Moon  (2009) Sam Rockwell; Kevin Spacey; Dominique McElligott
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Science fiction can encompass many genres--suspense, horror, action-adventure, romance, even comedy--but director Duncan Jones's Moon doesn't fit neatly into any of them. This smart, provocative film has no aliens or cool spaceships, and the effects (mostly consisting of model vehicles lumbering across the lunar surface) aren't all that special; instead, the material is character- and story-driven, centering on an excellent, multilayered performance by Sam Rockwell. The scene is some undetermined point in the future. Rockwell plays Sam Bell, an employee of Lunar Industries, the company responsible for mining a fusion energy source called Helium-3, which is vital to Earth's efforts to reverse a serious energy crisis and can only be found on the far side of the Moon. Sam is all by himself, and as he nears the end of his three-year contract, the solitude is starting to get to him ("Three years is a long haul," he says. "Way, way, way too long. I'm talking to myself on a regular basis"); his only contact with his wife and daughter back home comes through the occasional video messages he exchanges with them, while his sole interaction on the Moon is with GERTY 3000, a computer voiced by Kevin Spacey (and an obvious parallel to 2001: A Space Odyssey's HAL 9000). Things start to go seriously sideways when Sam crashes his vehicle while out inspecting one of the giant Helium-3 harvesters. He comes to in the base infirmary, seemingly none the worse for the wear; but an unnerving surprise awaits him when he goes back to check out the accident site, and the resulting complications occupy the rest of the movie. Fans of 2001, Solaris, and other cerebral sci-fi will enjoy figuring out what's going on; others will find it slow-moving and tedious. Either way, Moon, which was made quickly and on a relatively low budget, is well worth a look. --Sam Graham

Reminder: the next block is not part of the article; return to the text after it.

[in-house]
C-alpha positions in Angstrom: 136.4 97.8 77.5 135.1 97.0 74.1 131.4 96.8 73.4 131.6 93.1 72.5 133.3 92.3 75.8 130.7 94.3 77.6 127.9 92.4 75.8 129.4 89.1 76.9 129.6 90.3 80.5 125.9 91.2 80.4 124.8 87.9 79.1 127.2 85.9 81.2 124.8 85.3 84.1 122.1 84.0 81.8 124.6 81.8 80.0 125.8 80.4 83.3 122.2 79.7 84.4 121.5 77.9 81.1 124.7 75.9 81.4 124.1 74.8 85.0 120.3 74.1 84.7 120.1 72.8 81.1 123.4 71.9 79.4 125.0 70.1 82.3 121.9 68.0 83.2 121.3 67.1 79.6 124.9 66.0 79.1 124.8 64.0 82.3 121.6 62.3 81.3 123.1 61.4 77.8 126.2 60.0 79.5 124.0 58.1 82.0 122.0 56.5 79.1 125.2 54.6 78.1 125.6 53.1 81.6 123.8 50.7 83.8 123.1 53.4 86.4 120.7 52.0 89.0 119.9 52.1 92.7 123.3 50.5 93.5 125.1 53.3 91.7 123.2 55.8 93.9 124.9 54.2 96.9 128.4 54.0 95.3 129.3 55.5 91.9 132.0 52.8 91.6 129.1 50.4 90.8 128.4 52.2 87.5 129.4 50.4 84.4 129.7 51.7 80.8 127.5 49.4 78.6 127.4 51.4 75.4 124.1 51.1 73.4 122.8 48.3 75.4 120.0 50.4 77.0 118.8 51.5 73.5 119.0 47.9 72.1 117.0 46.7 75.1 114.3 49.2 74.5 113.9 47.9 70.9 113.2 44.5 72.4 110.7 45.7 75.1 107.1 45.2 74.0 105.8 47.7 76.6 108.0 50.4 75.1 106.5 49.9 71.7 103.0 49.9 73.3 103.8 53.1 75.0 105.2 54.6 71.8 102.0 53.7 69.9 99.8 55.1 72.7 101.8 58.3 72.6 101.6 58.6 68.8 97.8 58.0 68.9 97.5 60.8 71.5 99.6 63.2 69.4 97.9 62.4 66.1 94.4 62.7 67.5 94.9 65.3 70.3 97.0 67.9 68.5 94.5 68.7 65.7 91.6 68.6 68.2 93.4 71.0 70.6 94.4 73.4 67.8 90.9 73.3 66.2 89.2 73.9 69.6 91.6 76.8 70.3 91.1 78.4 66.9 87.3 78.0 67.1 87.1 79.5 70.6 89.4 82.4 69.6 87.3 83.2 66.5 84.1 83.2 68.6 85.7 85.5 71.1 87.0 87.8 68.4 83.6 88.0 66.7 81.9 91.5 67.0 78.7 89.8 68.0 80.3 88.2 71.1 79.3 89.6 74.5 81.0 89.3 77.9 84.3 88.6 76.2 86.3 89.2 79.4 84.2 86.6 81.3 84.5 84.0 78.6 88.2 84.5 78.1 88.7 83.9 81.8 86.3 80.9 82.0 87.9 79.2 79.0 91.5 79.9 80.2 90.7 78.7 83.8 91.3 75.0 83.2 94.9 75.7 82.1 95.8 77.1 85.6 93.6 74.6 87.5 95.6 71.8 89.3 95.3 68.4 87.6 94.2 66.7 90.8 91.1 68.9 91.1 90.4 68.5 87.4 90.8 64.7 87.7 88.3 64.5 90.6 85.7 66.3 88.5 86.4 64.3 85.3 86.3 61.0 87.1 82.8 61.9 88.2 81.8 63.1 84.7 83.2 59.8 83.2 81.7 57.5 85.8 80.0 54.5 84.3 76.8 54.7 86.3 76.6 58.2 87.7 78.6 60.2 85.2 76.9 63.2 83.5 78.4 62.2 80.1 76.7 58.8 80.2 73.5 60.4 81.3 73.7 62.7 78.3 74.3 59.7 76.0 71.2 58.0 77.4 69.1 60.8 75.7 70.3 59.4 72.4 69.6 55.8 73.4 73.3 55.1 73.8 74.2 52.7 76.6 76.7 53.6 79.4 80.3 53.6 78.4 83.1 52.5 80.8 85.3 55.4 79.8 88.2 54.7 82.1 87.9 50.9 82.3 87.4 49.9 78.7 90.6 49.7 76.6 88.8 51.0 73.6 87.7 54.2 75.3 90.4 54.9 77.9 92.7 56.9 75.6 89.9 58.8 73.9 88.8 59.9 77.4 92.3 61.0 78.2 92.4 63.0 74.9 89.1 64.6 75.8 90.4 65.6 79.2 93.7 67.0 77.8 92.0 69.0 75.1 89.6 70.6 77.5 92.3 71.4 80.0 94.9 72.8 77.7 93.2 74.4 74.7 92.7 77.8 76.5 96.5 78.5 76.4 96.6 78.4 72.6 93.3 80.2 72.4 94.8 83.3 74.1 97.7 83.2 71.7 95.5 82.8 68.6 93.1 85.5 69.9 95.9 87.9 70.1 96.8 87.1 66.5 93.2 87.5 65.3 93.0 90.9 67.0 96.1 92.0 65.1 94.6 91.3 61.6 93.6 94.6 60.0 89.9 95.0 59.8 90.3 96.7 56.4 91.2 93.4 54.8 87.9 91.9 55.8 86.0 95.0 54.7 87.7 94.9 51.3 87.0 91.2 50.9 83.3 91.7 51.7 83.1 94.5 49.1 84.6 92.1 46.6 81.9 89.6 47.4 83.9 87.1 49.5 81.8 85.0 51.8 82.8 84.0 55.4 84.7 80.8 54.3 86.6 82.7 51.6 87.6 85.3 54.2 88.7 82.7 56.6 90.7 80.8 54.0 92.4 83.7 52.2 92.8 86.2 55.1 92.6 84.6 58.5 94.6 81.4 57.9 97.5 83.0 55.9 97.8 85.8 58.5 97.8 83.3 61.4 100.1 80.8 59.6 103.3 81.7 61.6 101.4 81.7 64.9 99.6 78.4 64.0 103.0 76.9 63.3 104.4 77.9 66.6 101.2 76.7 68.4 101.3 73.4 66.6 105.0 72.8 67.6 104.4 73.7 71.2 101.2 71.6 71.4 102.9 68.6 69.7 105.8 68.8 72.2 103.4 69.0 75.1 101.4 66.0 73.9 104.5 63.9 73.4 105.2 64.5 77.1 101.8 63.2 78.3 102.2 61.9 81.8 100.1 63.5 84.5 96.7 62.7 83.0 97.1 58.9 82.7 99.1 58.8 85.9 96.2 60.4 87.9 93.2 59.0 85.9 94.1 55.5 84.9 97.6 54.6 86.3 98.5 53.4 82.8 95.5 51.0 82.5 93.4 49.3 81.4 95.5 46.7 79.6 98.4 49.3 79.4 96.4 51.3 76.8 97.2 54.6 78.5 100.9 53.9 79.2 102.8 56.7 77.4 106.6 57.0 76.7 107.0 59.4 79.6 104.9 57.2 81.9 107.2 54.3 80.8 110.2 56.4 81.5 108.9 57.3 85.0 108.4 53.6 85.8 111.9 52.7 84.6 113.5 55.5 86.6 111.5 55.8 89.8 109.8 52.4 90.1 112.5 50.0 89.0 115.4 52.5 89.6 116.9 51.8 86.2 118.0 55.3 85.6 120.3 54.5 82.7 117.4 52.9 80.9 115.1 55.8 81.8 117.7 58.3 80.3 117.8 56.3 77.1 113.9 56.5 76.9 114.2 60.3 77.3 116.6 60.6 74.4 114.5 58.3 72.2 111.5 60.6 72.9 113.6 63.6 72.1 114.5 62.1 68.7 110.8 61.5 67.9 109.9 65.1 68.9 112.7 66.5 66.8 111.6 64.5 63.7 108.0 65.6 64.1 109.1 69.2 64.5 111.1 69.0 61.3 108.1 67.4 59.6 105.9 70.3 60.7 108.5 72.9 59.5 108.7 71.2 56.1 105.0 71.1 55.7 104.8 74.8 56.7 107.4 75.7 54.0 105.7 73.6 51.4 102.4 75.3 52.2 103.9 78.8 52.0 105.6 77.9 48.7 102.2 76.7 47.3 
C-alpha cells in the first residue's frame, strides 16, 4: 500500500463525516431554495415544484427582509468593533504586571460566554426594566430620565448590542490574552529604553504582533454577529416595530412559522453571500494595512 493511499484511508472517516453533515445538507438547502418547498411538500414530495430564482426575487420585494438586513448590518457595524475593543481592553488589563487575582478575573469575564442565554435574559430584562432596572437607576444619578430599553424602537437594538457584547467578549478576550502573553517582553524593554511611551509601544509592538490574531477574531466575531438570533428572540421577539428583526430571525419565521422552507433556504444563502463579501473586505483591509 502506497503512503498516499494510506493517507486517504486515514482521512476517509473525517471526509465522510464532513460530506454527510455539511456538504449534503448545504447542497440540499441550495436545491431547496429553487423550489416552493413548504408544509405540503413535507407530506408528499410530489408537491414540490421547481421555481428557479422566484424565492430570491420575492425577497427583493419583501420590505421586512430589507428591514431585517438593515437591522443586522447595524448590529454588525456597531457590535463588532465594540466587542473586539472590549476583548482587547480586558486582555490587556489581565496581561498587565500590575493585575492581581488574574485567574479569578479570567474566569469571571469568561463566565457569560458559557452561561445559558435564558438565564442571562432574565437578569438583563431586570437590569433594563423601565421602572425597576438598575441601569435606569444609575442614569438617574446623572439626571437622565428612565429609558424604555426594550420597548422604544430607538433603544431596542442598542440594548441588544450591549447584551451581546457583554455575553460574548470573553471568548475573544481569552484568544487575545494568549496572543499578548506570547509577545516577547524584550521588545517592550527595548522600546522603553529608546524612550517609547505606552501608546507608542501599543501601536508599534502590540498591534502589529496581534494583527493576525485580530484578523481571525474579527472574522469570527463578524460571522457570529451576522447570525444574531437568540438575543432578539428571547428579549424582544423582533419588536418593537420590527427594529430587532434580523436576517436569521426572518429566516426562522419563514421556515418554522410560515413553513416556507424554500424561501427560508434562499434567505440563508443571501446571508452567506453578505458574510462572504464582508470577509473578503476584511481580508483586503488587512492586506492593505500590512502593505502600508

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Top customer reviews
This would be a really great movie for teens too. Just skip it past Sam Rockwell's nude shower scene which does nothing whatsoever to further the plot. I think it was just put in to get the movie an R rating.
This movie really keeps you on the edge of your seat, and is one of my favourite overall Sci-Fi films. I don't exactly know how they managed to get Kevin Spacey to play the robot, but I was extremely impressed by not just his performance but Sam's. The story material far exceeds what you would even expect from an indy film, but the real kicker is the film quality. The cinematography, the acting, and the music all come together into what you would truly expect to be a massively global film made by the best of the best in some secret Hollywood facility filled with cigar smoke and expensive catering. This movie just screams beauty, and if you're looking for a film to take home and watch, a film that'll keep you thinking for days. This is it. Now, I'm a little biased being a Sci-Fi fan and all, but I was sincerely, and honestly, impressed by just the sheer quality and beauty that went into the creation of this film.
This movie came earlier and so the Tom Cruise movie Oblivion that mirrors it in a lot of ways would be the knock off so to speak, however I liked both of them for their own unique reasons. Sam Rockwell pulls off this (nearly) one man show brilliantly and completely believably. Gerty also seems like an earlier version of the mission robot in Interstellar, and with more believable levels of human empathy than I've seen in live actors. I don't want to give away much more, but I'm semi glad they didn't stretch out the ending and left you to think about the realities of something like that.